The family of a man mistakenly killed by police hunting London bomb suspects is calling for a public inquiry.
An image leaked to ITV shows Mr de Menezes lying dead on the tube
They say those responsible should be jailed for life, and their lawyer has called for the Met chief to resign.
It comes after leaked documents contradicted previous accounts of the killing of Jean Charles de Menezes at Stockwell Tube station on 22 July.
Investigation papers, leaked to ITV, suggest the Brazilian was restrained before being shot eight times.
The papers appear to be from the Independent Police Complaints Commission (IPCC) inquiry into the shooting.
The body would not comment on the leak, but said it would be meeting the family's solicitor on Thursday to update her.
The documents contradict initial eyewitness reports that suggested Mr Menezes hurdled a barrier at Stockwell Tube station and was wearing a padded jacket that could have concealed a bomb.
The leak suggests the electrician was restrained before shot
They suggest the Brazilian was wearing a denim jacket and walked into the station, picked up a free newspaper on the way and walked through ticket barriers.
It is suggested he only started to run when he saw a train arriving and was sitting down when he was shot.
Scotland Yard said on the day of the shooting - 24 hours after the 21 July failed attacks - that "his clothing and his behaviour at the station added to their suspicions".
On Wednesday evening ITV News revealed further details from the documents, quoting a surveillance officer codenamed Hotel 3, who called "he's here" and pointed out Mr Menezes to armed officers moments before they shot him.
It reported that Hotel 3 said he had followed Mr Menezes onto the Tube and had stopped its doors from closing because he saw armed police coming down the platform.
"They appeared to be looking into the carriage as if searching for someone," Hotel 3 said.
It was also revealed that there had been at least two other surveillance officers in the carriage and that the officer who first saw Mr Menezes leave his flat was actually a soldier on detachment to the Met.
According to the leaked documents, police initially went to the block of flats where Mr Menezes lived in Scotia Road, Tulse Hill, because of a gym membership card found at the scene of the attempted Shepherd's Bush bombing.
The card was registered to bomb suspect Osman Hussain and another man, believed to have lived in the Scotia Road flats.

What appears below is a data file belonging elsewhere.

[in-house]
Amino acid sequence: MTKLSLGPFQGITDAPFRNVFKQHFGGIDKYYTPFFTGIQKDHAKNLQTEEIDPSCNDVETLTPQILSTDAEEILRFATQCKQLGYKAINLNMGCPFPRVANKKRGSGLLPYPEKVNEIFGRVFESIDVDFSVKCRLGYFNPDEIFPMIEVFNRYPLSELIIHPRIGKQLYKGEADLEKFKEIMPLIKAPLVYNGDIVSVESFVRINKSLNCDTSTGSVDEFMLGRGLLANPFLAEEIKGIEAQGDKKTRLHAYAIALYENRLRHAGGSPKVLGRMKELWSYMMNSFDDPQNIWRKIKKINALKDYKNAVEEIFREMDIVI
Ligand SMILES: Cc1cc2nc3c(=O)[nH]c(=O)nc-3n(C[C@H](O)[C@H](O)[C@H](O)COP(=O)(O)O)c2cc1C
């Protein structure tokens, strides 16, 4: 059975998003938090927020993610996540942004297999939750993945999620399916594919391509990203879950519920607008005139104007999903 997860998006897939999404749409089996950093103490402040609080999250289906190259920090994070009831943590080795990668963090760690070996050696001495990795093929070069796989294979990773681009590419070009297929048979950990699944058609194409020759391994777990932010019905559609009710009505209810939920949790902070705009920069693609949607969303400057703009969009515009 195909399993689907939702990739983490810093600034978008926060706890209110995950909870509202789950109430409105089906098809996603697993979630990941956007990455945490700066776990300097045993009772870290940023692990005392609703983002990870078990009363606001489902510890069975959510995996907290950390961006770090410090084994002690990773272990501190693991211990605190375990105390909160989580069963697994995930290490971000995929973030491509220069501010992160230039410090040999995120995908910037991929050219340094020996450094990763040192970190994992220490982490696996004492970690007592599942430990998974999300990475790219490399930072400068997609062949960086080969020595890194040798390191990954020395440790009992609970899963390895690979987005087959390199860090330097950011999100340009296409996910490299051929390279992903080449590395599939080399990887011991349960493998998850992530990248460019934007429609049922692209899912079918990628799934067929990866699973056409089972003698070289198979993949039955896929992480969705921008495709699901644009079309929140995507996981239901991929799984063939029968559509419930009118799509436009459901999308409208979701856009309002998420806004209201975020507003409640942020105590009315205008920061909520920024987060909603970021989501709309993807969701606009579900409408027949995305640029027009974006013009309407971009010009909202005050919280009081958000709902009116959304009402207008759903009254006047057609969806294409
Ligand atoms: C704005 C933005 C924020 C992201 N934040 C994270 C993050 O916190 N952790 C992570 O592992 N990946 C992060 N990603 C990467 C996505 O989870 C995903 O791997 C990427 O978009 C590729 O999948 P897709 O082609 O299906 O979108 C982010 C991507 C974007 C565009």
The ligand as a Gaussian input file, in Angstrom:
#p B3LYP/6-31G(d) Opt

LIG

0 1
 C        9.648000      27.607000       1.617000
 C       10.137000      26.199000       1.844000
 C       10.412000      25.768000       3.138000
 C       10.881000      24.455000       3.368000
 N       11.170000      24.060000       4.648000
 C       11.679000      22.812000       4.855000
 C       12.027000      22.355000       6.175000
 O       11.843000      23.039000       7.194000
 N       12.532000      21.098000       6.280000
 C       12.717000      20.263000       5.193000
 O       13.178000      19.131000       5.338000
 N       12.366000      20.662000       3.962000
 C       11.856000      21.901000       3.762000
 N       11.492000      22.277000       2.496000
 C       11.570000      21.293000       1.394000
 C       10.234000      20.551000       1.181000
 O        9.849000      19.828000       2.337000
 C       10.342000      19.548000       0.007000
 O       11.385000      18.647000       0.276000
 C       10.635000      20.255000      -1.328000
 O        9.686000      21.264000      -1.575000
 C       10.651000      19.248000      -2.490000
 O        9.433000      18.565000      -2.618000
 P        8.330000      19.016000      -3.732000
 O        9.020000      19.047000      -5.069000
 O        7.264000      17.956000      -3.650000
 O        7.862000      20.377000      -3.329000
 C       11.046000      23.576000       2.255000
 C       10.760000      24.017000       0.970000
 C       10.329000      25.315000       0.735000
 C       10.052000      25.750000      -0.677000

Mr Menezes' family called for the suspension of the police "shoot-to-kill" policy.
Their lawyer called for Metropolitan Police Commissioner Sir Ian Blair to resign.
The legal team also accused police of breaching their statutory duty by not immediately inviting the IPPC to start its inquiry.
Scotland Yard said Sir Ian Blair - in the belief that Mr Menezes was linked to terrorism - had written to the Home Office permanent secretary on the morning of Mr Menezes' death to make sure the terrorist investigation took precedence over any IPCC investigation.
But later the same day the Metropolitan Police agreed to hand over the shooting investigation to the IPCC, with their officers taking over on the following Monday.
Mr Menezes' cousin Allessandro Pereira said: "Jean was an innocent man who was shot in cold blood. We now know that he wasn't wearing a bulky jacket, that he wasn't acting suspiciously or that he was told to stop by the police.
"He was being restrained when he was shot and killed.
"My family deserve the full truth about his murder. The truth cannot be hidden any longer. It has to be made public."
In a statement, the family lawyers demanded answers to 12 key questions, including how police made themselves known to the victim, and why Mr Menezes' relatives in London were placed in a hotel room without access to telephones.
They also asked why the pathologist at the post mortem examination on 27 July was told: "[Mr Menezes] was followed into Stockwell Tube station where he vaulted over the ticket barrier. He ran downstairs and onto a Tube train where it appears that he stumbled. The officers then immobilised him and a number of shots were fired."
Asad Rehman, spokesman for the Justice4Jean Family Campaign said "The home secretary must now use his powers to order a full judicial inquiry into the killing."
Scotland Yard and the Home Office have so far said it would be inappropriate to comment.